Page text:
Contemporary Art in Context

Jenny Holzer. "Truisms," 1977–79. Spectacolor electronic sign. Times Square, New York, 1986. Text: "Survival" (1983-85), Photo: John Marchael, © 2007 Jenny Holzer, member Artist Rights Society (ARS), New York.

What do we mean when we say contemporary art?

Art21 defines contemporary art as the work produced by artists of the twenty-first century. It is both a mirror of contemporary society and a window through which we view and deepen our understanding of the world and ourselves—a rich resource through which to consider current ideas and rethink the familiar. The work of contemporary artists is a dynamic combination of materials, methods, concepts, and subjects that challenges traditional assumptions and definitions. Diverse and eclectic, contemporary art is distinguished by the absence of a uniform organizing principle, ideology, or label. Contemporary artists give voice to the varied and changing landscapes of identity, values, and beliefs in the increasingly global culture of our diverse and technologically advancing world.

Contemporary art reflects a wide range of materials, media, and technologies, as well as opportunities to consider what art is and how it is defined. Artists today explore ideas, concepts, questions, and practices that examine the past, describe the present, and imagine the future. In light of such diversity, there is no simple or singular way to define contemporary art. Often recognized for the absence of a uniform organizing principle, ideology, or label, contemporary art can often seem overwhelming, difficult, or so simple that the viewer might wonder if they are missing something. Perhaps the most helpful defining characteristic is the most obvious: contemporary art is the art of today.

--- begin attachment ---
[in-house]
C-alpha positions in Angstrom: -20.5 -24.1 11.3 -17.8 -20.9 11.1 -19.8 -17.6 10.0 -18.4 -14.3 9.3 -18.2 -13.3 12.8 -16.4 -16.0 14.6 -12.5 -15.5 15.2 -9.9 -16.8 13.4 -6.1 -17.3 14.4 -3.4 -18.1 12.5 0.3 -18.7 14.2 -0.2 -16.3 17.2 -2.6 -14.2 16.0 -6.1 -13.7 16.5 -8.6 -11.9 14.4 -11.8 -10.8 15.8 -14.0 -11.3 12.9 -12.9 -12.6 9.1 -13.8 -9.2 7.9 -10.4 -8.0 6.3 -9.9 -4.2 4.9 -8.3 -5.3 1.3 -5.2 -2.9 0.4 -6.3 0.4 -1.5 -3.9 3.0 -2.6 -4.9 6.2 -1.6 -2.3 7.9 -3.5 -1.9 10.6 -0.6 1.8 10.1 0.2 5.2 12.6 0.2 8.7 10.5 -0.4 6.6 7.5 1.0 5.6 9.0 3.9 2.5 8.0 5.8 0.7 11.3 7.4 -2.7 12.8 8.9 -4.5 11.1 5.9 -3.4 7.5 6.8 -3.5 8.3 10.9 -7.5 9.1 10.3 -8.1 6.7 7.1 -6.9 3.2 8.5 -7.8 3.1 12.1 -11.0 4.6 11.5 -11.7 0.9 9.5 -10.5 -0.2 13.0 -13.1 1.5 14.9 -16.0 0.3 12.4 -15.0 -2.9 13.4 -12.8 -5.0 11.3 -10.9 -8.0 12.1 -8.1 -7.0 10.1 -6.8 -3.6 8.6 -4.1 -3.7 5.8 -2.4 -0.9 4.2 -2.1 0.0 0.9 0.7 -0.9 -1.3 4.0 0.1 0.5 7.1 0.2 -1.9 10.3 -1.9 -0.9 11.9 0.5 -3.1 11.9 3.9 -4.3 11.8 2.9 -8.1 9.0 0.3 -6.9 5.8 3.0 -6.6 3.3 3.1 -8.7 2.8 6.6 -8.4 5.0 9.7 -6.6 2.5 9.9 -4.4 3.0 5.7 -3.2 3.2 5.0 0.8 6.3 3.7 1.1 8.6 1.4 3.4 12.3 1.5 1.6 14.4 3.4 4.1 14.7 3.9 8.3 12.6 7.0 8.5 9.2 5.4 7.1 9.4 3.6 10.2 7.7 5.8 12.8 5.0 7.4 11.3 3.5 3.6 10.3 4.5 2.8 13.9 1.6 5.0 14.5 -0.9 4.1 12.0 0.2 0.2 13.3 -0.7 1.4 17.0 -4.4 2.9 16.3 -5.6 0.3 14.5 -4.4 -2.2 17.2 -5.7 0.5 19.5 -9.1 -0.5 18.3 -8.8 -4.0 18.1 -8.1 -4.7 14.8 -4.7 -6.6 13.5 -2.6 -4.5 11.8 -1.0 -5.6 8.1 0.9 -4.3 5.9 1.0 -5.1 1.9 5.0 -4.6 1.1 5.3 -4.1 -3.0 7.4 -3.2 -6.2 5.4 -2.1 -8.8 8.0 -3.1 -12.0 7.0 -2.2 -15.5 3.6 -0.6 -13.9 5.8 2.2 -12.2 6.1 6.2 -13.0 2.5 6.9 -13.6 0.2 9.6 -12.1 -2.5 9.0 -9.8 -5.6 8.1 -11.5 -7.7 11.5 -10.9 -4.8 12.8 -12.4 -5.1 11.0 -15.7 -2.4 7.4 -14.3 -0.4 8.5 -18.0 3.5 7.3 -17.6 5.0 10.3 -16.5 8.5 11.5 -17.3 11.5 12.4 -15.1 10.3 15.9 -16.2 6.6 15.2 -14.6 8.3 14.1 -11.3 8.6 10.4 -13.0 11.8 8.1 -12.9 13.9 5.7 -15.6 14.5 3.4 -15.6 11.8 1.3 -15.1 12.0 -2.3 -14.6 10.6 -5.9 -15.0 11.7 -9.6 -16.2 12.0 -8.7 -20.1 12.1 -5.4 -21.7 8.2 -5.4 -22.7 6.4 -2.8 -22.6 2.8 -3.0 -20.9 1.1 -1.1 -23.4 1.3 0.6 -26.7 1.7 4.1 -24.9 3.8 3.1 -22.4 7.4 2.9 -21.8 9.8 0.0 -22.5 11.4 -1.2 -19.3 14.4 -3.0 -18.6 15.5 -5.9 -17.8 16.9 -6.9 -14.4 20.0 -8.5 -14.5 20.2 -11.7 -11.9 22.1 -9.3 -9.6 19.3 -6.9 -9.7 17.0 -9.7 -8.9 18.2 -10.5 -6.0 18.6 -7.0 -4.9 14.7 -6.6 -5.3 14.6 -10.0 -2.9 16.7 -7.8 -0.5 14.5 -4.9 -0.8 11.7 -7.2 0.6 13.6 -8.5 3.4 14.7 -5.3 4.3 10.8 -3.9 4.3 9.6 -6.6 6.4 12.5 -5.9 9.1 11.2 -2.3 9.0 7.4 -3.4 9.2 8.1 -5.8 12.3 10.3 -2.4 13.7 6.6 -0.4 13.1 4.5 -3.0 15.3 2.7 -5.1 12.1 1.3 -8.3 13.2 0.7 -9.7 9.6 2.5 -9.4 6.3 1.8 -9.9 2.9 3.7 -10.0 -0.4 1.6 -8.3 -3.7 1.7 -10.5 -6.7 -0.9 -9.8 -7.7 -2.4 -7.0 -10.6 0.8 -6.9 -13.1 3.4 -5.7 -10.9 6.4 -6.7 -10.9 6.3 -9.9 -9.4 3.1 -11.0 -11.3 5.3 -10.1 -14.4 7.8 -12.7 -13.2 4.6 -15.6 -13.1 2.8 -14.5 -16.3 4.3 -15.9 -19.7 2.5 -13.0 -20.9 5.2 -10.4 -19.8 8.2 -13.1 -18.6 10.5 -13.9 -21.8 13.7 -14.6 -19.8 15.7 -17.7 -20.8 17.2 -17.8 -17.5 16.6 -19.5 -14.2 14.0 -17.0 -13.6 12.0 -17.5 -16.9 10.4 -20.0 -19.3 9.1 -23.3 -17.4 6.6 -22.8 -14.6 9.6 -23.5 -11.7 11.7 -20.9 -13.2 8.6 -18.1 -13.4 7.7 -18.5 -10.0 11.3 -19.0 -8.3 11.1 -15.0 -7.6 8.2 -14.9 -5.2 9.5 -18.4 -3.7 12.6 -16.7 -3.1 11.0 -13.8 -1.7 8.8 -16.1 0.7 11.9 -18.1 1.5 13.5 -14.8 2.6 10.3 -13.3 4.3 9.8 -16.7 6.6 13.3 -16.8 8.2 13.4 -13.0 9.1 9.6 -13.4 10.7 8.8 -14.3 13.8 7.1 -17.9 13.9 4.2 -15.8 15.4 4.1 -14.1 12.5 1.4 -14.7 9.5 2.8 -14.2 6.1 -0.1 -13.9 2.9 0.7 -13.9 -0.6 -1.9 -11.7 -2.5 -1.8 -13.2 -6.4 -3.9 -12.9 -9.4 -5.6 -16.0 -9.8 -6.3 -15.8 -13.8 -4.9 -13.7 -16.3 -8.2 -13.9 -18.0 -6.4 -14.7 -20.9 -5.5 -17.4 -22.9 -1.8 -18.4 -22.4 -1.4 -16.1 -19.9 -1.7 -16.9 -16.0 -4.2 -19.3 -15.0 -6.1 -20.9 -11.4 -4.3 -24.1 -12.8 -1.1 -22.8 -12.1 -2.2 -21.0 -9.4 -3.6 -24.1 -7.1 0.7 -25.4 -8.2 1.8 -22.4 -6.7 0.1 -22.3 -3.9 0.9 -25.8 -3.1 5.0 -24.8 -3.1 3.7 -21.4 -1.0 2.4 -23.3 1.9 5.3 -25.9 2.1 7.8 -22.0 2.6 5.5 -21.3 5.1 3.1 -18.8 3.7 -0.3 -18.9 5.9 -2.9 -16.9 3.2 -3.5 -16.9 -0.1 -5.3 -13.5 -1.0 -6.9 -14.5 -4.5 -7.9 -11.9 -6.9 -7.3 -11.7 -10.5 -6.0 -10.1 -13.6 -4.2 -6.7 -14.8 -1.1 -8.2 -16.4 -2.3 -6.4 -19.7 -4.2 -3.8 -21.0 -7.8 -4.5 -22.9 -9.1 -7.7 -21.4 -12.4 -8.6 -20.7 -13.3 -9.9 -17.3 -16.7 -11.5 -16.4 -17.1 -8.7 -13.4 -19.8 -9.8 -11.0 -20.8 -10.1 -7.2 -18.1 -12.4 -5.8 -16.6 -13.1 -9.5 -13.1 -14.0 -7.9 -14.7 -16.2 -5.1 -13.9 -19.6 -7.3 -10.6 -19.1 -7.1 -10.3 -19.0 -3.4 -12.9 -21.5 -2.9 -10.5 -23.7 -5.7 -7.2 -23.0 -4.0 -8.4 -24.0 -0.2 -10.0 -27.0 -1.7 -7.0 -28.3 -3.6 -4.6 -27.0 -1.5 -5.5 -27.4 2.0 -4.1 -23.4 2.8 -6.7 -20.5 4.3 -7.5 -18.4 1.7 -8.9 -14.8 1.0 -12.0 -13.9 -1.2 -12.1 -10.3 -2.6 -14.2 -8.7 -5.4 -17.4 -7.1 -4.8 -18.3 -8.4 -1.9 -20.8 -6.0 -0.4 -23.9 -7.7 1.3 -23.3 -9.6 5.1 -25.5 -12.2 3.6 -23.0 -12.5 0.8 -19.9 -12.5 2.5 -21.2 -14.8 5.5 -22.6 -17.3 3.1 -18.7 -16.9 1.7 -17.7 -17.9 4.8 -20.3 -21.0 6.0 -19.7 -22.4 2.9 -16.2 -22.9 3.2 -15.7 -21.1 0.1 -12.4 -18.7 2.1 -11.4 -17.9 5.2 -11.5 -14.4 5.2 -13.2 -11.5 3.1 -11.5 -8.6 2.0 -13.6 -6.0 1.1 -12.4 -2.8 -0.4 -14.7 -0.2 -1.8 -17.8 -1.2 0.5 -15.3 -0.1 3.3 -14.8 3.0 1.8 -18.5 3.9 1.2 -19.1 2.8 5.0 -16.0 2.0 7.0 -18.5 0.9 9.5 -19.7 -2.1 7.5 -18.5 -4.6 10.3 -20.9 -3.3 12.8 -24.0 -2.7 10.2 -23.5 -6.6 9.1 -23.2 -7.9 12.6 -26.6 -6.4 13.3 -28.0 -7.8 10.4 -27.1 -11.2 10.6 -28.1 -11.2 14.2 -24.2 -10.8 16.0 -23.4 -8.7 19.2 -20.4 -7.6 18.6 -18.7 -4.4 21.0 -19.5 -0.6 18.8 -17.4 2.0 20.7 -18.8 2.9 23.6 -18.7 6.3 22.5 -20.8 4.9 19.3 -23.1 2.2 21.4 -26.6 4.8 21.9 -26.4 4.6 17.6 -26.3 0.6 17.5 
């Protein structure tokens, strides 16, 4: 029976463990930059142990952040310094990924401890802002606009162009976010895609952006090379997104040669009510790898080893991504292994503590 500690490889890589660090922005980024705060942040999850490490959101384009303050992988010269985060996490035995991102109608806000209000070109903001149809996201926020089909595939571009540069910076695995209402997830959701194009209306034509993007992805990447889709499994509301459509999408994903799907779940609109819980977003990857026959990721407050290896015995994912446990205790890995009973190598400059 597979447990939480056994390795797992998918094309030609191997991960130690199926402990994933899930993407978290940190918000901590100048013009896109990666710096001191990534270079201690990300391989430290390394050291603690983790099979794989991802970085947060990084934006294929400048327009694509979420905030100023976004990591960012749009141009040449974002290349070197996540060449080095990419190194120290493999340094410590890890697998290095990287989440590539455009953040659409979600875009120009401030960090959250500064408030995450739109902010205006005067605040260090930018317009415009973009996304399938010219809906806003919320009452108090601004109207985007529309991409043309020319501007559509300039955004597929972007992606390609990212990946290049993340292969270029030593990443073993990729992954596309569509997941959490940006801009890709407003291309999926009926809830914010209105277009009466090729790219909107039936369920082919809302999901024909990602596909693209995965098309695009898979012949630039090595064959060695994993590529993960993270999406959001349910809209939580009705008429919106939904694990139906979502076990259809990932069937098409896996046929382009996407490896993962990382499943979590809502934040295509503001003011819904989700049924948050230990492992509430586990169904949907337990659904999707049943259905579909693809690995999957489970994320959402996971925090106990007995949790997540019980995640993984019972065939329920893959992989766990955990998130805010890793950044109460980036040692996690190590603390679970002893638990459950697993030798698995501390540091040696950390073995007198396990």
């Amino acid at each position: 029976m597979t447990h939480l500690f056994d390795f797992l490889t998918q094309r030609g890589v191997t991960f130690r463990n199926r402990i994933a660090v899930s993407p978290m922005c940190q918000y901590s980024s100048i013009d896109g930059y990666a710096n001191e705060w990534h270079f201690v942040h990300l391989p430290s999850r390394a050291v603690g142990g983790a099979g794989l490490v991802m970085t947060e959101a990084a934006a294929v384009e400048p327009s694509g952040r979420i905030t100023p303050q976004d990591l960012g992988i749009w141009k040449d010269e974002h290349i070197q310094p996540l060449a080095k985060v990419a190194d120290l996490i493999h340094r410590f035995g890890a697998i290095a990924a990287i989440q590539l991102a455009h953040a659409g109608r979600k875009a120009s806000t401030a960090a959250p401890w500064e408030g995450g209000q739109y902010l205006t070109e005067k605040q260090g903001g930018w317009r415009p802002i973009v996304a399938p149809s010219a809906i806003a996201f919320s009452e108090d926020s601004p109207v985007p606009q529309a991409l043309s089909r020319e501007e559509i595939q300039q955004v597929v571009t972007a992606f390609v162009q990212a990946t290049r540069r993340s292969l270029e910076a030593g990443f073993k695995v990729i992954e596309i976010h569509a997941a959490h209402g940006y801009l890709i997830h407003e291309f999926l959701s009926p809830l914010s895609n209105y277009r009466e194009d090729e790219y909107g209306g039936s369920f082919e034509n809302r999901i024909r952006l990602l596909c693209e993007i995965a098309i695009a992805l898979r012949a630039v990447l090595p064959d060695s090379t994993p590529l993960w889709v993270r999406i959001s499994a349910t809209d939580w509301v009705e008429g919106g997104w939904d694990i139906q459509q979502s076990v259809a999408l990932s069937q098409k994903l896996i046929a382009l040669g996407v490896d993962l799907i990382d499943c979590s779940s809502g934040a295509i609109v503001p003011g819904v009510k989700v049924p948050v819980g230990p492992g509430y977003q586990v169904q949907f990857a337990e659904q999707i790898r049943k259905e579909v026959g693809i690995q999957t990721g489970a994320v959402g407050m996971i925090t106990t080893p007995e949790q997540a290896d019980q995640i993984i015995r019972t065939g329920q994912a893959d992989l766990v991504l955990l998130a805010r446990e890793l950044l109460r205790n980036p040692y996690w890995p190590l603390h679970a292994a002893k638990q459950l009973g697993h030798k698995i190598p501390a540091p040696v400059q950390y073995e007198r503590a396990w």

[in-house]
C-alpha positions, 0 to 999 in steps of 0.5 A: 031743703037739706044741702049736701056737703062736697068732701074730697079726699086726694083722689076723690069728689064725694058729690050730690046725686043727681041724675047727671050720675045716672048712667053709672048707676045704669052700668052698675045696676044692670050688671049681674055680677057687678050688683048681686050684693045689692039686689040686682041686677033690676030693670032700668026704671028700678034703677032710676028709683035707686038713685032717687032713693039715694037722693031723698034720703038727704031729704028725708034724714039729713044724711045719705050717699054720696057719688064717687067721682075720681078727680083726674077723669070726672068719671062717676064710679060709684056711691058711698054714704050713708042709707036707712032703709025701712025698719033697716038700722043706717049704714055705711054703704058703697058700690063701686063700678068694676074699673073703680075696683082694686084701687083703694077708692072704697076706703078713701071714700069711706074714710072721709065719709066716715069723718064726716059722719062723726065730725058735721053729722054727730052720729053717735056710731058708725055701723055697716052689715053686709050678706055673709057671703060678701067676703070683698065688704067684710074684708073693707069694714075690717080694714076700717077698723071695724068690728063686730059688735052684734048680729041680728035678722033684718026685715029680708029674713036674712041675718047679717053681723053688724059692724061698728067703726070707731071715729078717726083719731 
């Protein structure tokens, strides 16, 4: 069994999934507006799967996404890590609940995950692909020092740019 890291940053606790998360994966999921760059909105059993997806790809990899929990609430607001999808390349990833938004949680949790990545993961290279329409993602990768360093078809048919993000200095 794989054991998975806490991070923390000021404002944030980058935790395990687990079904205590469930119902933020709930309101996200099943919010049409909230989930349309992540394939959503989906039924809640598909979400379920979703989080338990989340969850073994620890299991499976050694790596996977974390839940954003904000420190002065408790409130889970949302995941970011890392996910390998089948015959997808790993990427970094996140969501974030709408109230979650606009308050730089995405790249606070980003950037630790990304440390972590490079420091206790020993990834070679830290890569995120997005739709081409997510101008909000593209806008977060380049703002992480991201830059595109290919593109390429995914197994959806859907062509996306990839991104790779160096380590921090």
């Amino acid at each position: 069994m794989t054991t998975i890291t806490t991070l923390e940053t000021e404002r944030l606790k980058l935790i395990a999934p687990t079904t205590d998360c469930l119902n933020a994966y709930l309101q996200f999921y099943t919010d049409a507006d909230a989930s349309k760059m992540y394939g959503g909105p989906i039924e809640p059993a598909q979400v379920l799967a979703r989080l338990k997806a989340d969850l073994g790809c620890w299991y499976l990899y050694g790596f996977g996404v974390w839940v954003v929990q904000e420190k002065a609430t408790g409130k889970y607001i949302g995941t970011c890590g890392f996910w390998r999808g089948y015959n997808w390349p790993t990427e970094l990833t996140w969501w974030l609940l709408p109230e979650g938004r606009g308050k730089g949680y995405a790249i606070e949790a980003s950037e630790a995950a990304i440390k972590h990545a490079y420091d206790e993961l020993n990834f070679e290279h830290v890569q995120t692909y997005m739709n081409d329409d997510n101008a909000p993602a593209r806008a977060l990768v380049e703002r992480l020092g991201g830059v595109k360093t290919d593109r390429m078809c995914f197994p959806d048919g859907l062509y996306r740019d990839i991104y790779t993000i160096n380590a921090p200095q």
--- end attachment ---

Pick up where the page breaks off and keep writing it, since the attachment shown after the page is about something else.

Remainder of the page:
Elizabeth Murray. "Bop," 2002-2003. Oil on canvas, 9 feet 10 inches x 10 feet 10 1/2 inches. Photo by Ellen Page Wilson. Courtesy The Pace Gallery, New York.

Through the Lens of Art History

When we look at works of art, we inevitably think about things that we have seen, heard, or experienced before. Art is rarely created in a vacuum. Artists constantly reference the past—building on timeless themes, critiquing outmoded models, researching forgotten histories, or borrowing traditional methods and techniques to realize new ideas.

Walton Ford. "The Foresaken," 1999. Watercolor, gouache, ink and pencil on paper, 60 x 40 inches. Private collection, New York. Courtesy Paul Kasmin Gallery, New York.

Understanding historical precedent is an important part of providing context and informing our experiences with art being made today. Since images were first painted in caves, artists have challenged our notions of what art is and how it can be made.

Visit for a series of statements and examples [view on] of how the work artists living today might relate to historical notions of art. Then, explore a series of questions that can be used to facilitate discussions about contemporary art [view on].